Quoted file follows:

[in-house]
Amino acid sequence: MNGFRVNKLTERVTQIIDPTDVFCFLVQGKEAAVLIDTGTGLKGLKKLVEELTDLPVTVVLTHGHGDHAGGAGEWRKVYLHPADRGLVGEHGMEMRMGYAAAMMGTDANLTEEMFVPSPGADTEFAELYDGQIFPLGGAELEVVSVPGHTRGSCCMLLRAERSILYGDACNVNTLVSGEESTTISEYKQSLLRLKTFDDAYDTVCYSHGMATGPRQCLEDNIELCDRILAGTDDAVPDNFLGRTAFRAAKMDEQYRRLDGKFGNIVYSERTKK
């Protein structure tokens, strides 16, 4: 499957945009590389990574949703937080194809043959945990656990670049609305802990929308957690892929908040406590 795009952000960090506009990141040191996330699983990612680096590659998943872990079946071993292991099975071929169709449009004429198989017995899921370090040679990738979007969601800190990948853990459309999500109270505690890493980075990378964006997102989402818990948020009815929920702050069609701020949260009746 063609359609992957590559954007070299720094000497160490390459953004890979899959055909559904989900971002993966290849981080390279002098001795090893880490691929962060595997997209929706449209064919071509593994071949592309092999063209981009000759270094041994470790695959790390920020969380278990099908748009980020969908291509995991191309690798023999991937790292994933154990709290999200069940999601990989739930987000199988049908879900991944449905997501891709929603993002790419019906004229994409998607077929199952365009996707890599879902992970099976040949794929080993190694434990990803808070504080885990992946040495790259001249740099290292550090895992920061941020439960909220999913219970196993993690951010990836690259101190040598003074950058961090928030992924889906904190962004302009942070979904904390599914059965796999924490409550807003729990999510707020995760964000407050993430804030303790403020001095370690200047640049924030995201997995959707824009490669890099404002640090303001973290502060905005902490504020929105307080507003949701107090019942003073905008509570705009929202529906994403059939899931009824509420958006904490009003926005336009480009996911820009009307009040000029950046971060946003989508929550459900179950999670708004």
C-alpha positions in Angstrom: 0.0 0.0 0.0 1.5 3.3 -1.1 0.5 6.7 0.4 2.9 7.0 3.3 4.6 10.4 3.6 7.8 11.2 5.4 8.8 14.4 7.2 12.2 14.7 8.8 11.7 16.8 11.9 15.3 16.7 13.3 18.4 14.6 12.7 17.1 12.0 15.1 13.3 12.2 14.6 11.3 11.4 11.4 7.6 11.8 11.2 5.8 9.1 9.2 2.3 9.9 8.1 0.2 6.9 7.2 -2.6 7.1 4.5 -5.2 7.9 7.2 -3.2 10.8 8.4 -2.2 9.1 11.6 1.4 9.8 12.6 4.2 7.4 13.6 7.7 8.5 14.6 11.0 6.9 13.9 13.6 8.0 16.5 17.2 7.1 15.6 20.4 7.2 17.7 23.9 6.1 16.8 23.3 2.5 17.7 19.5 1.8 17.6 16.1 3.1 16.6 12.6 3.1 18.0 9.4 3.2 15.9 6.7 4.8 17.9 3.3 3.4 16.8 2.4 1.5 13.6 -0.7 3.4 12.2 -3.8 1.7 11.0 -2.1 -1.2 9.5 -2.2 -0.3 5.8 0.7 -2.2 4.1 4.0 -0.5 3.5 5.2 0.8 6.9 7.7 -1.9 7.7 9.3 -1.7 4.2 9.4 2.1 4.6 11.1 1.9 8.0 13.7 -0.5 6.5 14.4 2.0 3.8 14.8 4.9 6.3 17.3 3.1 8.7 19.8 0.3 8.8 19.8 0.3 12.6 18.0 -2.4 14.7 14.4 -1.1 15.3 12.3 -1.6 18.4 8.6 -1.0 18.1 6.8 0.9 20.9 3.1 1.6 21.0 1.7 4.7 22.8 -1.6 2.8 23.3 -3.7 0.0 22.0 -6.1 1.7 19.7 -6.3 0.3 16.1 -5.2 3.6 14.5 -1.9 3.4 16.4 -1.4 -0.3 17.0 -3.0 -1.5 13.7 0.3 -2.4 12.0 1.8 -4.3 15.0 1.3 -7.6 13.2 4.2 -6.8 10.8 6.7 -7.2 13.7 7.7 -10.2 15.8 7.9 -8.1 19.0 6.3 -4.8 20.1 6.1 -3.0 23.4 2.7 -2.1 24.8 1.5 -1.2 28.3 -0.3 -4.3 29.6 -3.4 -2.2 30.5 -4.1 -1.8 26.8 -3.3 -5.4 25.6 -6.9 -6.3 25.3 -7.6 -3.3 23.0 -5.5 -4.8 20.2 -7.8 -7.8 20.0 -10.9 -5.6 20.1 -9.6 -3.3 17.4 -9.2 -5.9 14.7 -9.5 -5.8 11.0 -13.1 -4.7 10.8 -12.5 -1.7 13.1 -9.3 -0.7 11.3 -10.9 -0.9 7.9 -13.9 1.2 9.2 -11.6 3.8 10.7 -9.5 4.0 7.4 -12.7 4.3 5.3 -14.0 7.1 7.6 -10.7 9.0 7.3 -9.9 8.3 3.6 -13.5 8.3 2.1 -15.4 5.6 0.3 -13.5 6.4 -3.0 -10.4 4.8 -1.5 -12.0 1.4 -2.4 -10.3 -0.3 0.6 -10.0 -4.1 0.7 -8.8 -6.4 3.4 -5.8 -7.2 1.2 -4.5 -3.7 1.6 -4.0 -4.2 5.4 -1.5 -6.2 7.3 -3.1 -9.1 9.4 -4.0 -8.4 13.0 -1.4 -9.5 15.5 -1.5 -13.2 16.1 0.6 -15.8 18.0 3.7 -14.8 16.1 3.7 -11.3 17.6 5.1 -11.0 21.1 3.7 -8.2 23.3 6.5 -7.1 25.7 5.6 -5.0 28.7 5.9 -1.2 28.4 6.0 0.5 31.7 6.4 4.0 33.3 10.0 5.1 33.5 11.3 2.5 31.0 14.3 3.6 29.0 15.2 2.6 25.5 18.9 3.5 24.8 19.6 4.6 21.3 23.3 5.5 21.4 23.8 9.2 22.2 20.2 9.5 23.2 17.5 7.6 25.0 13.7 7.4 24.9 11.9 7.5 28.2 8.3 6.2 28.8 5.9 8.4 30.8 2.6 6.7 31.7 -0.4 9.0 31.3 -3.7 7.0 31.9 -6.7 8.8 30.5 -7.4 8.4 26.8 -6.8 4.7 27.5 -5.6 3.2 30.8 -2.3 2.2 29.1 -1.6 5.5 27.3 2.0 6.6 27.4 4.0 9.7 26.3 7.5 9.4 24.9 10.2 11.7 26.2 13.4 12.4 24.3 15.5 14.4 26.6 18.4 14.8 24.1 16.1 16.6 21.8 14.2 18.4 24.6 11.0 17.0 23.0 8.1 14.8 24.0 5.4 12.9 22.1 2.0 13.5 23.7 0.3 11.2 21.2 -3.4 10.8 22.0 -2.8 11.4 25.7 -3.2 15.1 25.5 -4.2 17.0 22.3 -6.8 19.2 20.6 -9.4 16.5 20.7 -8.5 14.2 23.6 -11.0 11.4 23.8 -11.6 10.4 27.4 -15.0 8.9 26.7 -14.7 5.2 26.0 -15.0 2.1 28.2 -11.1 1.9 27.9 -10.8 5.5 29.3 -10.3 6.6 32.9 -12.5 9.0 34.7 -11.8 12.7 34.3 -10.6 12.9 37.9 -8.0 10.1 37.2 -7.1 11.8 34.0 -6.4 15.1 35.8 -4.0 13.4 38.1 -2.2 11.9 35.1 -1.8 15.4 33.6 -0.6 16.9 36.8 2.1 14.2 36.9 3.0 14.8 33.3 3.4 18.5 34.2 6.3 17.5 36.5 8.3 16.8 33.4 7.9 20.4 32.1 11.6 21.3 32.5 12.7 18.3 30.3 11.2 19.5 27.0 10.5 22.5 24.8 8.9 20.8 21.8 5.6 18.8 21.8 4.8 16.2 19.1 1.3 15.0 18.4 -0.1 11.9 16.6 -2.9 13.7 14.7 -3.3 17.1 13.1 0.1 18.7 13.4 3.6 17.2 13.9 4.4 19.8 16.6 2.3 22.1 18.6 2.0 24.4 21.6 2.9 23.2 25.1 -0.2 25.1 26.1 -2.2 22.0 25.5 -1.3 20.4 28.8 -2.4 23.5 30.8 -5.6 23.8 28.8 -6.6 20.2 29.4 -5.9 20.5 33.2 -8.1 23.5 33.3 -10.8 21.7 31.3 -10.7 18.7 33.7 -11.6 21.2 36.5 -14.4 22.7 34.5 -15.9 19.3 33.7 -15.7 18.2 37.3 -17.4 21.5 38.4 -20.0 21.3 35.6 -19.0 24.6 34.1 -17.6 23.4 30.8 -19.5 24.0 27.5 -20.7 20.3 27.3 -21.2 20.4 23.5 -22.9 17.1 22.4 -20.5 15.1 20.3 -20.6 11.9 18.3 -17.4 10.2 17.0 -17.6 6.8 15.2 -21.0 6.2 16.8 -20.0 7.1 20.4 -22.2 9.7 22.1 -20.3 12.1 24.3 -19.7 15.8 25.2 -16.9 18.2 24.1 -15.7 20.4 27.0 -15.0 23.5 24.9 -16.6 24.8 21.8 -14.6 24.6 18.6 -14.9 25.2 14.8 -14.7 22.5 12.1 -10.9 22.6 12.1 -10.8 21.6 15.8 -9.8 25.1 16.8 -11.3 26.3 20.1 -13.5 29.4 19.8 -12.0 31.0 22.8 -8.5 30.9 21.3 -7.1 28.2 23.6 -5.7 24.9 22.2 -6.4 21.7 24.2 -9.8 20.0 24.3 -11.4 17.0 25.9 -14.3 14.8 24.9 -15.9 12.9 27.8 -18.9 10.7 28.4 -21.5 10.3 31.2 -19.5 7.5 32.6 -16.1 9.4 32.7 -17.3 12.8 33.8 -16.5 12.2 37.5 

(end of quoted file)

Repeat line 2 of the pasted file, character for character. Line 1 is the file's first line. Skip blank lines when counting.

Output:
Amino acid sequence: MNGFRVNKLTERVTQIIDPTDVFCFLVQGKEAAVLIDTGTGLKGLKKLVEELTDLPVTVVLTHGHGDHAGGAGEWRKVYLHPADRGLVGEHGMEMRMGYAAAMMGTDANLTEEMFVPSPGADTEFAELYDGQIFPLGGAELEVVSVPGHTRGSCCMLLRAERSILYGDACNVNTLVSGEESTTISEYKQSLLRLKTFDDAYDTVCYSHGMATGPRQCLEDNIELCDRILAGTDDAVPDNFLGRTAFRAAKMDEQYRRLDGKFGNIVYSERTKK